Najee Harris vs. Travis Etienne: Debating Who Is the Best RB of the 2021 NFL Draft
Getty Images. Illustration by Katie Richcreek. Pictured: Najee Harris (left) and Travis Etienne (right).
Alabama vs. Clemson has become one of the best rivalries in college football in recent years, and now, there’s another argument regarding which of these two teams is actually better.
Najee Harris and Travis Etienne are two of the best running backs college football has had to offer recently, and they’re two of the best backs on the 2021 NFL Draft board.
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The Case for Travis Etienne
I think Najee Harris is going to have a fantastic pro career. I think he has obvious Pro Bowl potential. But Travis Etienne has a skill set more valuable in today’s NFL, and Harris being ranked ahead of him shows a bit of recency bias.
Etienne had a down year in 2020 by his standards. His 5.4 yards per carry and 7.0 yards from scrimmage were the lowest of his career. A large reason for that, though, was the lack of experience on the offensive line in front of him. Clemson had to replace four of its five starters from the 2019 team.
The Clemson offensive line ranked 51st in the country in Line Yards and 36th in Stuff Rate. Also, the “down year” for Etienne was still good enough for the 17th-most rushing yards and seventh-most rushing touchdowns in college football.
Harris had the benefit of rushing behind an offensive line that took home the Joe Moore Award for the best collegiate offensive line unit. He posted 5.8 yards per carry, just slightly ahead of Etienne.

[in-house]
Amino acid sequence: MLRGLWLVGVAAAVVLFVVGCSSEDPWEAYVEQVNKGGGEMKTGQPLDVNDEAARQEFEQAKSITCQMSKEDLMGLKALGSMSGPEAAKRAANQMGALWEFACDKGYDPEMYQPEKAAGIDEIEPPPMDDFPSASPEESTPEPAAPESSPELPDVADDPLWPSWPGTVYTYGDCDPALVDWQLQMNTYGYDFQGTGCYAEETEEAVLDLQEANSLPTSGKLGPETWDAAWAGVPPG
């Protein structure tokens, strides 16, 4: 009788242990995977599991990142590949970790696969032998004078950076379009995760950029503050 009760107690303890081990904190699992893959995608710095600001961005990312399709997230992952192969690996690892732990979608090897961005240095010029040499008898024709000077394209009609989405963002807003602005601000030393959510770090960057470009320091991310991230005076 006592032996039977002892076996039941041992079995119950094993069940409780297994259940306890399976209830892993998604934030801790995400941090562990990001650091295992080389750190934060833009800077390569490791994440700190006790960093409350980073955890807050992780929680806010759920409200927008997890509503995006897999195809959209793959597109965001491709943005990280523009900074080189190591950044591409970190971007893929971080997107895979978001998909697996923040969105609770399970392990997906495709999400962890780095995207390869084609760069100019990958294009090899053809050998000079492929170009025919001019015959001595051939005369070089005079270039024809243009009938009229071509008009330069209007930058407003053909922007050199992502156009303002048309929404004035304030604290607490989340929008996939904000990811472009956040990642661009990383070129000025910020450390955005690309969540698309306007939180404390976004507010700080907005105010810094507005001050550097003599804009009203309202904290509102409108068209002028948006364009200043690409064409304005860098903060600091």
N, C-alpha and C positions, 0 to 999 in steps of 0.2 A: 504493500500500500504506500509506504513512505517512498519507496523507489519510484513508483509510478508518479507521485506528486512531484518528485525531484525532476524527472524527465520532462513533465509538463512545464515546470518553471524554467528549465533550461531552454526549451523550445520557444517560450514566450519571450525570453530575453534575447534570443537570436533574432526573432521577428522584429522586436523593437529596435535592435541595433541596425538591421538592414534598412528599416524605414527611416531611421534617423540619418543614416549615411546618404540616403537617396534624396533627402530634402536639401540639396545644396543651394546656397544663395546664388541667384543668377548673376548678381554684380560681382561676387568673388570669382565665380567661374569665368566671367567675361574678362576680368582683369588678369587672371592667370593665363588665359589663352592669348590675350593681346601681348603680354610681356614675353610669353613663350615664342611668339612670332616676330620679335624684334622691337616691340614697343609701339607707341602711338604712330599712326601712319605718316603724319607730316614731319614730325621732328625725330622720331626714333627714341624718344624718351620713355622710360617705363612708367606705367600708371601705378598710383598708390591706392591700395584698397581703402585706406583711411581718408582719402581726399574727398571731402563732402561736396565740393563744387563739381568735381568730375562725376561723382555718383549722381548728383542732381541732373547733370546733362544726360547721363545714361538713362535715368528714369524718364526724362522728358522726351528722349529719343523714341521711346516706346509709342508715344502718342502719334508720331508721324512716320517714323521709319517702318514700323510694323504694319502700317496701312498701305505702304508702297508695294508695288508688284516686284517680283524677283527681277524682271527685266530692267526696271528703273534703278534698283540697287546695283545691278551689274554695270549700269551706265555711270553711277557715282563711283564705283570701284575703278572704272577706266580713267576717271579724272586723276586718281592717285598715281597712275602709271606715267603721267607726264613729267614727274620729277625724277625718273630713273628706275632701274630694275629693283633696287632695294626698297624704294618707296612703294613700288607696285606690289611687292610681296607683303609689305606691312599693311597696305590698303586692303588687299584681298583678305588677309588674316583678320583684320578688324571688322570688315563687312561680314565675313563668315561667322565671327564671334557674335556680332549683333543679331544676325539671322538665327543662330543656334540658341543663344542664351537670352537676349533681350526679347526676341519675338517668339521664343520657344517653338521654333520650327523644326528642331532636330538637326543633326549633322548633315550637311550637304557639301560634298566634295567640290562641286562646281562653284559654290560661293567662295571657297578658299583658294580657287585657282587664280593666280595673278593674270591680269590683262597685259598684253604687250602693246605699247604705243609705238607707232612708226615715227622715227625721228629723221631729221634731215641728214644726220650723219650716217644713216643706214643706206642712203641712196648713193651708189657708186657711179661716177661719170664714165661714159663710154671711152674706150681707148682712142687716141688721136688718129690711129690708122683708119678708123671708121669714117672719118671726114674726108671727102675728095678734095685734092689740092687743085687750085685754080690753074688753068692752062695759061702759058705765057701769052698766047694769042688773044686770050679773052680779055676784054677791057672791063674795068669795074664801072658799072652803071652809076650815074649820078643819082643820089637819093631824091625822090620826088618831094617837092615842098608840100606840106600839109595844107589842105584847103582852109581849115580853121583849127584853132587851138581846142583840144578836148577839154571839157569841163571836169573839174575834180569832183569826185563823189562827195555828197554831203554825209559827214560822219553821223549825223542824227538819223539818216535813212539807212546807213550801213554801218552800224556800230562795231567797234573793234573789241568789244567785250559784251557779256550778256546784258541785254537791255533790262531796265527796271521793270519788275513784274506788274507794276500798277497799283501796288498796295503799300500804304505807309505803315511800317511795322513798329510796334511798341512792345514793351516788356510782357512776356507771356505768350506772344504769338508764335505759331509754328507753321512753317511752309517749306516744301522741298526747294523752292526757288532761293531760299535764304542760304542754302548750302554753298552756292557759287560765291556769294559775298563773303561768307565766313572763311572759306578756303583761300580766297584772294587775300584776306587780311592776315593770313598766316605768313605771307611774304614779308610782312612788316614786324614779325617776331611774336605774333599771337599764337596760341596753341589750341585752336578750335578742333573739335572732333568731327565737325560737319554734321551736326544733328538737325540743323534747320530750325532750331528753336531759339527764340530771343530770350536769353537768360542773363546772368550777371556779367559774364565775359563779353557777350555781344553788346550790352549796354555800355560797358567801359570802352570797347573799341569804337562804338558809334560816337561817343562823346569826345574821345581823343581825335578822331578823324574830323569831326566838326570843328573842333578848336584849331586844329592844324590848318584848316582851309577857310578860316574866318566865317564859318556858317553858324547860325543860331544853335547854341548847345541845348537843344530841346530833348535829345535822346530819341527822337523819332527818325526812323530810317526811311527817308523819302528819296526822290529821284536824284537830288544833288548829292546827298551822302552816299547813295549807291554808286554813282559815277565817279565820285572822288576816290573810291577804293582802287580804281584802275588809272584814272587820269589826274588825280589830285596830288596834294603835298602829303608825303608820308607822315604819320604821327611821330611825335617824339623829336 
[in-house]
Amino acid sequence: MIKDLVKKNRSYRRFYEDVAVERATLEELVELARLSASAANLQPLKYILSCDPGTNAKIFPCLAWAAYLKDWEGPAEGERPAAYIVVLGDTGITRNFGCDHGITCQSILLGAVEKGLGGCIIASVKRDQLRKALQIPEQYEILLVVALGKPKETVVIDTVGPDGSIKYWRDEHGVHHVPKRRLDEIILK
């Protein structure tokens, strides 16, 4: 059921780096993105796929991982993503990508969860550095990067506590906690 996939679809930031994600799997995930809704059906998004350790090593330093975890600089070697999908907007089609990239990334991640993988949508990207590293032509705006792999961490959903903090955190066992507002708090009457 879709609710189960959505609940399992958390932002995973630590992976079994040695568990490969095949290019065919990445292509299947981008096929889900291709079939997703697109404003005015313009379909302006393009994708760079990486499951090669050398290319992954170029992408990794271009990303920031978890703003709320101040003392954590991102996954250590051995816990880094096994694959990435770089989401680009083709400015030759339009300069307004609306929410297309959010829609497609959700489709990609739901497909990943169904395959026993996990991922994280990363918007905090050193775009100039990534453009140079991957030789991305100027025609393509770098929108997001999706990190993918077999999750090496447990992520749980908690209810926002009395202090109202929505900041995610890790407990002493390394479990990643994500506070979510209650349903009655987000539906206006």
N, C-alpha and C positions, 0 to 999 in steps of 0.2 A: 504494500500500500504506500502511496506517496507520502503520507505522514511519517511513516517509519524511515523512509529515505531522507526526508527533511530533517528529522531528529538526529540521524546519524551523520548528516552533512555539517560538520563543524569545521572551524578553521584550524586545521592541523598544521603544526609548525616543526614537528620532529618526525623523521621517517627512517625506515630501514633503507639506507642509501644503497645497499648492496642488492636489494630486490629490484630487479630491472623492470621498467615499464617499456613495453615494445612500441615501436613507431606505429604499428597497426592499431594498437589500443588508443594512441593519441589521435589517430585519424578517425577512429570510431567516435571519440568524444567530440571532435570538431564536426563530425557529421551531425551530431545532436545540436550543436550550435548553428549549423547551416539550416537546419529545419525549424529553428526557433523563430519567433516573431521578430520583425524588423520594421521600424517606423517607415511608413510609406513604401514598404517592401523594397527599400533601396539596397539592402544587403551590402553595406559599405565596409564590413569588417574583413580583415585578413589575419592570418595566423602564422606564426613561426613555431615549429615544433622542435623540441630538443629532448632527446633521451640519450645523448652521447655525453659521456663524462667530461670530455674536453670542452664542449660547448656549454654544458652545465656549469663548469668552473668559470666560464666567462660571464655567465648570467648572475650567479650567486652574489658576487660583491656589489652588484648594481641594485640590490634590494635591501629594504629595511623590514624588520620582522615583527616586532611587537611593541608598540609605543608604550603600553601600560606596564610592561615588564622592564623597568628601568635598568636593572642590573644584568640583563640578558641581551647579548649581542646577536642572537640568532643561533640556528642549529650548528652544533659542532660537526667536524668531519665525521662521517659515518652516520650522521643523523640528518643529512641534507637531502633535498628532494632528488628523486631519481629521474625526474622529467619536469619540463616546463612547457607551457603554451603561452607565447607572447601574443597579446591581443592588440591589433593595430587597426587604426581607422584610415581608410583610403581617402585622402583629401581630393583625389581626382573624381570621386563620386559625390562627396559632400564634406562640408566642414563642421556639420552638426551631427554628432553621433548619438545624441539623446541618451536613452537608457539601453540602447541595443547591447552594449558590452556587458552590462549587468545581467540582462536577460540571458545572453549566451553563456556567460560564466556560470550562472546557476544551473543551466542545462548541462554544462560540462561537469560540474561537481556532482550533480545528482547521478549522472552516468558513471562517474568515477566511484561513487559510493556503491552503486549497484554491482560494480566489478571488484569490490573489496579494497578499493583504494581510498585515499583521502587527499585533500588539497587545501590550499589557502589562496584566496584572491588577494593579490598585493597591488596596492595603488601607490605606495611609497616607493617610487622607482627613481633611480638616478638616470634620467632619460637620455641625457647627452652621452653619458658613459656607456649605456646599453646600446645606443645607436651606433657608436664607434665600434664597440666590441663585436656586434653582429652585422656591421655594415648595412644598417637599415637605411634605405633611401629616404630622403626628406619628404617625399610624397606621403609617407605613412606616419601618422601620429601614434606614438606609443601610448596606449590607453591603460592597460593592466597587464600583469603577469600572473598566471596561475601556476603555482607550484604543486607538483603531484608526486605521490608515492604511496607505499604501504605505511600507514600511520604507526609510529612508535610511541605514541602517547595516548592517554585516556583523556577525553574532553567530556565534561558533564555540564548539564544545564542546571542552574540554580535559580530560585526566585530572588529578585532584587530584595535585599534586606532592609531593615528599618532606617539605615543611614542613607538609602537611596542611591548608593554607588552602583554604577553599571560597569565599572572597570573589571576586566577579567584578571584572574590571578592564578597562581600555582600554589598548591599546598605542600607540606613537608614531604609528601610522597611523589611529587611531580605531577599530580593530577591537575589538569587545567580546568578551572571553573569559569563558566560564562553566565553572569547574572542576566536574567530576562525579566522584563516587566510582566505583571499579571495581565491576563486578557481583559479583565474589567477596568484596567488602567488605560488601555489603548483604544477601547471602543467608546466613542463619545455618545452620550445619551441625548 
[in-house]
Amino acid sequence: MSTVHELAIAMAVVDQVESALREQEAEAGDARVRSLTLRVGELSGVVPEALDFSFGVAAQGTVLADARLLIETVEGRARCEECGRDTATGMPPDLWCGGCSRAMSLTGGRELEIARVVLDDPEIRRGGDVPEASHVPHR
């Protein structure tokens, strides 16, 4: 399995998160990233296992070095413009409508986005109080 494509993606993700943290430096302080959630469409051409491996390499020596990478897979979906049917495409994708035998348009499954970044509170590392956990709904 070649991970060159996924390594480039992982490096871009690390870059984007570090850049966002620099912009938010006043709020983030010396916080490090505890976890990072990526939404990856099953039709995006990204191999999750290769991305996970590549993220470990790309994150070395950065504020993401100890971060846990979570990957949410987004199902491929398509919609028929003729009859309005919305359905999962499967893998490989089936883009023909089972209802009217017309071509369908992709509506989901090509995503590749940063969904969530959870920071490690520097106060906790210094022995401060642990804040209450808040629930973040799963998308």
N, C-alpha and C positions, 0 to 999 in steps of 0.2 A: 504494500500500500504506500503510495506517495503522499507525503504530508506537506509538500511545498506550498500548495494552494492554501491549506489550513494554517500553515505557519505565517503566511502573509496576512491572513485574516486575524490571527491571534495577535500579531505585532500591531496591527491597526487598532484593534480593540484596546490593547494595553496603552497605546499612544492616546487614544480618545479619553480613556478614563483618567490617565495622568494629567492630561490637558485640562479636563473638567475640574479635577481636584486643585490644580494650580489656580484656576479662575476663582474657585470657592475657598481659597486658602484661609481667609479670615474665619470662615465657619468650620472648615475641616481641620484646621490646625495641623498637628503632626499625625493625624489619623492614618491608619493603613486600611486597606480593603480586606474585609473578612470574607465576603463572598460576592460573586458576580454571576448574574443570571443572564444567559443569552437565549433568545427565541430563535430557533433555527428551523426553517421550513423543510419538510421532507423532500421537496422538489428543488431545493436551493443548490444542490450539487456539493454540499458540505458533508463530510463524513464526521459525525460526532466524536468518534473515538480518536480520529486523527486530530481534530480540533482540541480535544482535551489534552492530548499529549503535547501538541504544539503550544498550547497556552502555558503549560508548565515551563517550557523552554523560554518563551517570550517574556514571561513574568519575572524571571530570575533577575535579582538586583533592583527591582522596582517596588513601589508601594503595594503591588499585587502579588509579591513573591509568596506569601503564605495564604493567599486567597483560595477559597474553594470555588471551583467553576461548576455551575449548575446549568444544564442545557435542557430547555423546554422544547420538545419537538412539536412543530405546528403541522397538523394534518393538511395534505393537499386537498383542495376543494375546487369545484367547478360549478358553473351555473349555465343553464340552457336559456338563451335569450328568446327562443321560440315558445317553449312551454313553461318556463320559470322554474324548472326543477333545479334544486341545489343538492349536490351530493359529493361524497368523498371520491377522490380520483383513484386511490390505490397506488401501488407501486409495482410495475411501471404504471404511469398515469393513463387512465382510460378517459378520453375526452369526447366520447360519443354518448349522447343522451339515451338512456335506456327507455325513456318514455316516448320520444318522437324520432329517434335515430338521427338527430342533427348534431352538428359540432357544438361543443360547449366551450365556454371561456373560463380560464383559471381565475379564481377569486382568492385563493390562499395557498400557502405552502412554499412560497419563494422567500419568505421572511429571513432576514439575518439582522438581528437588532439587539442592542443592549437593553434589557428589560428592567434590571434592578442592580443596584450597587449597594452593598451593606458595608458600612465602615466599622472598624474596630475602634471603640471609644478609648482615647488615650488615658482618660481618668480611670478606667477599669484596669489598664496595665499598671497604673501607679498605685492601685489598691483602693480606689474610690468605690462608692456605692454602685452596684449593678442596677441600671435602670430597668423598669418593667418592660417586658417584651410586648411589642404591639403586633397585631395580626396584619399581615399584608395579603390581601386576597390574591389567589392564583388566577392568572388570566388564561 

Let’s do a quick little blind exercise. Player 1 averaged 6.2 yards per carry in college and 12.2 yards per reception during their college career. Player 2 had 5.7 yards per carry and 11.7 per reception. Player 3 posted 6.2 per carry and 9.2 per reception. And Player 4 averaged 7.2 per carry and 11.3 per receptions.
Player 1 is Christian McCaffery, Player 2 is Saquon Barkley, Player 3 is Alvin Kamara, and Player 4 is Travis Etienne. Those are three of the five best running backs in the NFL, in part because of their ability to catch the ball out of the backfield.
The more pass happy the NFL becomes, the more important it is to have a pass-catching weapon at running back. Etienne had similar pass catching numbers in college to all of those three All-Pro running backs but also showed to be a better rusher between the tackles.
Etienne’s ability to catch passes out of the backfield is what makes him the most valuable running back in this draft. Despite a less efficient year running the ball, he had his best season receiving out of the backfield, catching 48 passes for 588 yards on 12.3 yards per catch.
Najee Harris might be a bit better between the tackles, but Etienne has the edge as the better all-around back. Harris averaged 6.4 yards from scrimmage with 57 total touchdowns in his four years at Alabama. Etienne averaged 7.8 yards from scrimmage and racked up 78 total scores in his four seasons at Clemson.
Photo Credit: Tom Pennington/Getty Images.
The Case for Najee Harris
By Chris Raybon
I think Etienne’s edge as a receiver is overstated at this point.
Last season, Harris caught 43 passes and forced 22 missed tackles in the receiving game — nine more than any other back in the nation, including Etienne, who had 13 on 48 catches. And in Harris’ career, he has dropped only 3-of-83 catchable passes (3.6%), while Etienne has let 10-of-112 (8.9%) catchable balls hit the ground.
Degree of difficulty gets brought up as an argument for Etienne over Harris after their diverging performances in 2020, but I view Etienne’s dip in performance as a senior as a red flag given his slight stature (5-foot-9, 205 pounds) and the fact that it came after logging 577 touches in Years 1-3.
Running backs have a short shelf life, so call it decency bias if you want, but I do want the one who is playing better more recently and has proven able to sustain elite performance over a longer span.